When I think of my home and all the beauty it holds, it fills me with a joy that can only be described as ancestral love for my land and people. However, when I continue to think about Hawaiʻi, I see all of the issues, mismanagement, and desecration that’s adversely impacting our islands and people.

We are currently living under a governmental system and in a society that is set up to make it hard to be Hawaiian in Hawaiʻi. Living in a place where foreign entities and people with money and power get to do as they please here while destroying our lands and resources with overdevelopment.

A place where we are being bought out of our ancestral home lands that we have been living on and a part of for generations. A place that allows the desecration of our iwi kupuna (ancestors bones) and sacred traditional sites for the sake of profit. A place that prioritizes tourists and their vacations over the native people of the land and our natural resources.

A place plagued with the military constantly bombing our lands, descrating our sacred sites, destroying vital native habitats, and poisioning our fresh water resources because our precious islands are used for their bases and live-fire target areas.

All of these issues are not new and can actually be directly tied to multiple events throughout our history. These issues are continuing to grow as the years go on. If the native people and our irreplaceable resources are not prioritized soon, there will be no Hawaiʻi left for people to visit.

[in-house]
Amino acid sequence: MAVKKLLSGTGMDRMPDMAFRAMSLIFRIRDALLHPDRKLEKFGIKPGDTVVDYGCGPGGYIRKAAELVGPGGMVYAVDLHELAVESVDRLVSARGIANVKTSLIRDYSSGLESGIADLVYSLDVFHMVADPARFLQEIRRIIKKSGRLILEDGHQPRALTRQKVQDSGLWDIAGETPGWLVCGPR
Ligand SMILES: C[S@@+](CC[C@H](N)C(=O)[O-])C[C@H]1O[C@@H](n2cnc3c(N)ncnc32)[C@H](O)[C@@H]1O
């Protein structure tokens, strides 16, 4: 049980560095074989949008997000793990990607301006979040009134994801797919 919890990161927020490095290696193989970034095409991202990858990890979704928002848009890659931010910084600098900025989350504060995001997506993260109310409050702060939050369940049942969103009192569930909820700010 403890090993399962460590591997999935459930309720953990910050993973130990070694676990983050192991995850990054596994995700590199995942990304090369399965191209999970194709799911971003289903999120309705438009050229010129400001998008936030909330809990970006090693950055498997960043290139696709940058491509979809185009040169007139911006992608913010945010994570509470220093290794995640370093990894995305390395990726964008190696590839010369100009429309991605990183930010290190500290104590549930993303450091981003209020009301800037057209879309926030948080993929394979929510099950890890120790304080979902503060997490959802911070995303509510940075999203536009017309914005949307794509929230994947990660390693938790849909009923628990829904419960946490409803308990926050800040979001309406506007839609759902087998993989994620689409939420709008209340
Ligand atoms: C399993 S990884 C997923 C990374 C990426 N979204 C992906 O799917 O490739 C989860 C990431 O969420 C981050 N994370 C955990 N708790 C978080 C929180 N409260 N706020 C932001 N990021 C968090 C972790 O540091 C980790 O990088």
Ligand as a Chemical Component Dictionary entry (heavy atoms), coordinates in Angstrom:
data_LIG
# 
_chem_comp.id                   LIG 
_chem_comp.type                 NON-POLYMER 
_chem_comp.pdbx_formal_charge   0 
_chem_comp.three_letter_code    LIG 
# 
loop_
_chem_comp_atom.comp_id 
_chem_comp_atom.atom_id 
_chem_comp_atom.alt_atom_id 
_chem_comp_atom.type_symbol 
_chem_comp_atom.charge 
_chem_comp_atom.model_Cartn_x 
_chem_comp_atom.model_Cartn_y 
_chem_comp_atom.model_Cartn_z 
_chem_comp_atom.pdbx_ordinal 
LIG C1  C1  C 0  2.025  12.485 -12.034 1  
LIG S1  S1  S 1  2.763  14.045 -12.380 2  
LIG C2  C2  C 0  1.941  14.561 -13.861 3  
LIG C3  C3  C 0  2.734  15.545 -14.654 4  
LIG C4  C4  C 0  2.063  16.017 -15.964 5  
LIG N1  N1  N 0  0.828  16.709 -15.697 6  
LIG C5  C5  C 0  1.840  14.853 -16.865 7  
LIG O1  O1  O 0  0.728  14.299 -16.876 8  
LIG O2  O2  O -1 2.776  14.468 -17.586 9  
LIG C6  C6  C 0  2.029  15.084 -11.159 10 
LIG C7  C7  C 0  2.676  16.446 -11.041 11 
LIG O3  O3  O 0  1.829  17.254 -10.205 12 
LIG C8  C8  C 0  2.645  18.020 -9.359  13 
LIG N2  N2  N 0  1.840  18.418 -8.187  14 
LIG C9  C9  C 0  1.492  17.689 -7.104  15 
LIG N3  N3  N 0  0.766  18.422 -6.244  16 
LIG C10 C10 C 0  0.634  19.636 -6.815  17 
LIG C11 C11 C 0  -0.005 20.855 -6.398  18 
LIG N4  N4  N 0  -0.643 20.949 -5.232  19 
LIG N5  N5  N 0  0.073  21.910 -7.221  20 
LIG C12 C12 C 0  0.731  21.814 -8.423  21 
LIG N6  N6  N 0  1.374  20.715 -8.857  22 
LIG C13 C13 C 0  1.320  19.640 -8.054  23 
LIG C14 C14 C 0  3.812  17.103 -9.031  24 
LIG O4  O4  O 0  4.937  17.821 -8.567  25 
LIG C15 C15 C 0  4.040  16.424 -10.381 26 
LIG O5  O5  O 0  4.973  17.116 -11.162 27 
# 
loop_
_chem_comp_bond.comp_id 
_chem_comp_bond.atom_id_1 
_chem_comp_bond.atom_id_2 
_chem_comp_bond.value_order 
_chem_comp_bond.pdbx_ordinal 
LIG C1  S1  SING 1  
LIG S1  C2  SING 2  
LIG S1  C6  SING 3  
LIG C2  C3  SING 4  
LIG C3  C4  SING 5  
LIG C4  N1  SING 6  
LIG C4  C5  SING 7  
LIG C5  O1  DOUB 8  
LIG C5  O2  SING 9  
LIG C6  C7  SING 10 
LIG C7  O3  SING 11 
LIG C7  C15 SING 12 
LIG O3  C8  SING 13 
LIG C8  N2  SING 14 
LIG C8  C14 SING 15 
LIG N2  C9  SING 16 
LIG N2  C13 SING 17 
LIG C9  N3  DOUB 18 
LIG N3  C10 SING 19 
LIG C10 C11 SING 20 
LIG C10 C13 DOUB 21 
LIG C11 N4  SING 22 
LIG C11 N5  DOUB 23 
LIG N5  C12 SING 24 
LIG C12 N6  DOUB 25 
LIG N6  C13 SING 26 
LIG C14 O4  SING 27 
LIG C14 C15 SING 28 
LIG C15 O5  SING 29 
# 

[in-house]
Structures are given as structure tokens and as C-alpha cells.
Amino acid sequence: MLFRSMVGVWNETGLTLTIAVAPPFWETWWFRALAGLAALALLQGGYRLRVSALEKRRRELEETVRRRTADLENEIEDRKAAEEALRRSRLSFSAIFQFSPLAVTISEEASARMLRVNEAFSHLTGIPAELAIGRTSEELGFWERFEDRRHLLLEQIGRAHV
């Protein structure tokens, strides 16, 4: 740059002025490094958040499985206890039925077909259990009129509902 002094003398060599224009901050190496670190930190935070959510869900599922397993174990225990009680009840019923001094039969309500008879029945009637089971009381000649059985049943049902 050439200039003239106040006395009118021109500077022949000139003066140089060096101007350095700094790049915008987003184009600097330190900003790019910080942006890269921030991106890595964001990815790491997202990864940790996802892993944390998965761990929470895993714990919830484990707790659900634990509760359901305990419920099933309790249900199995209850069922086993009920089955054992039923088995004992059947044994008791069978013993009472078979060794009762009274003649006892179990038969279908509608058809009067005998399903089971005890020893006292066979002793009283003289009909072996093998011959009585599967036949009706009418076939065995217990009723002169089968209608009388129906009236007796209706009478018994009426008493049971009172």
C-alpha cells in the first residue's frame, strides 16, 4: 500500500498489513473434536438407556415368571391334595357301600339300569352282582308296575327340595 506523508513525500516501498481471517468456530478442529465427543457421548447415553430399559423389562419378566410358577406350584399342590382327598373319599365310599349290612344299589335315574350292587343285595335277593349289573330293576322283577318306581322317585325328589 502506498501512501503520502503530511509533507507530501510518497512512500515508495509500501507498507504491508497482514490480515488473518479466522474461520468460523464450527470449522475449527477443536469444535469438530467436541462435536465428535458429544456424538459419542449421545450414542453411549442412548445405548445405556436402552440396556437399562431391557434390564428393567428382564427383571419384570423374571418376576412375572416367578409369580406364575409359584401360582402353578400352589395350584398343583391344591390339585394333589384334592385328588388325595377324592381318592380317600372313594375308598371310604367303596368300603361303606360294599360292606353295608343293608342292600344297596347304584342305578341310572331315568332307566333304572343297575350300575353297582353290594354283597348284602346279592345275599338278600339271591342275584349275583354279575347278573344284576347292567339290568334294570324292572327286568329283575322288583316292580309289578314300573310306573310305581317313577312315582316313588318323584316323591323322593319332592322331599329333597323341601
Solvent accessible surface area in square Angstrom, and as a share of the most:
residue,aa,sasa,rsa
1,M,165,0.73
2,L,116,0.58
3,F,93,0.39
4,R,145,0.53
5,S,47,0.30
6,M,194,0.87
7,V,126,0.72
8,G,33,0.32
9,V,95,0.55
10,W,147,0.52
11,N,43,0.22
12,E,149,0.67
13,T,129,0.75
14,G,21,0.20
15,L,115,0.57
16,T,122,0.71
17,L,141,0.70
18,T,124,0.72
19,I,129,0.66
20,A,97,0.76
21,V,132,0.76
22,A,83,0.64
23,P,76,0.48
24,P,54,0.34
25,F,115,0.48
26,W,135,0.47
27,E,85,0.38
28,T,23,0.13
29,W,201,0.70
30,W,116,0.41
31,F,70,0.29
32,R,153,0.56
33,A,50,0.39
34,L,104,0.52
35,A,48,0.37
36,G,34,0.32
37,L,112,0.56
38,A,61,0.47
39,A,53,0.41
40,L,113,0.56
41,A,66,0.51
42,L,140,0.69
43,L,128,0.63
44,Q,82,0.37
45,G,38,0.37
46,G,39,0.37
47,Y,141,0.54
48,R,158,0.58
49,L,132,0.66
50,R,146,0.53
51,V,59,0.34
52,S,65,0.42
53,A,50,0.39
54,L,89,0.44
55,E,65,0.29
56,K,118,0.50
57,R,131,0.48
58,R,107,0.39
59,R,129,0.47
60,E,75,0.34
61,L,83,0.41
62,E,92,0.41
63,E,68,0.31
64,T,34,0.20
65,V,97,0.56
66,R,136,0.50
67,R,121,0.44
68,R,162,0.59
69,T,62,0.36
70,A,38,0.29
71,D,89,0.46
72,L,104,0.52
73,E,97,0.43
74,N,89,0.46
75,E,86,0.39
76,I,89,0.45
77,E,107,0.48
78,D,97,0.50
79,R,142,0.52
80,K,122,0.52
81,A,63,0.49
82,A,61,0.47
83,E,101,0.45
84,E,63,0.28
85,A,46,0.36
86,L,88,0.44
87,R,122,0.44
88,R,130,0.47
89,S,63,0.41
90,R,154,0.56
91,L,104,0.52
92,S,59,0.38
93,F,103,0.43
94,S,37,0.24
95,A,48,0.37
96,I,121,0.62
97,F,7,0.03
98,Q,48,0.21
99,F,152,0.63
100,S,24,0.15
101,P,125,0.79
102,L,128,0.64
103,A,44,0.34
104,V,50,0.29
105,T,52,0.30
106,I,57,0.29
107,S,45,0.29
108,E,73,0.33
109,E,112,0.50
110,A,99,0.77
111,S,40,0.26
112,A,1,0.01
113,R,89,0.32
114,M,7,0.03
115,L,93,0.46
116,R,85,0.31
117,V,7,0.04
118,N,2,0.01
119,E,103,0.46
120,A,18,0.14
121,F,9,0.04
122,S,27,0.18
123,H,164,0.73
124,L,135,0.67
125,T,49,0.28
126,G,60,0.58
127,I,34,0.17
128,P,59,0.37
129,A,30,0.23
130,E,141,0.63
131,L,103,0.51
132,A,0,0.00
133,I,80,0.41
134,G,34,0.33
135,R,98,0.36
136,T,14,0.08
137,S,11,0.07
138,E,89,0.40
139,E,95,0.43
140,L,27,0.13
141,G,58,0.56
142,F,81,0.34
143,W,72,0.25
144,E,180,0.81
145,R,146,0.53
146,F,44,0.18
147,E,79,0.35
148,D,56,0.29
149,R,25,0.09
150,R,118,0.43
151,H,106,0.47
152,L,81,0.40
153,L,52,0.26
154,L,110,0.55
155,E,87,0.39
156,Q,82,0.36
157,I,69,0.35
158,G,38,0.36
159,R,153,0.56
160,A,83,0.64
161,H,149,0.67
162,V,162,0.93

Despite all of the obstacles set up for us as Hawaiians, I can still see the strength in our people. I see the desire to return and to care for the land because we understand that the land can only provide for us if we take care of her in return. I see our people reflecting on the ways of our ancestors and applying that knowledge to better navigate the challenges in this world. This is the same strength and commitment of our people and culture that motivated our ancestors to keep our language and culture alive when it was banned in our own lands.

More and more, I see my people bringing back the ways of our ancestors while continuing and normalizing our cultural practices. I see a people ready and willing to stand for the protection of our land, rights, and traditions. People with a love for the land so strong they would literally put their lives on the line if that meant they could protect their home from being destroyed.

I dream of a Hawaiʻi where Hawaiians can freely practice our traditions and culture without restrictions or needing to ask permission from government and foreign entities to access our sacred places. A Hawaiʻi where the wellbeing of our people, land, and resources are the number one priority above profit and tourism. A Hawaiʻi governed by those who see the value of our islands through a cultural lens instead of money and power.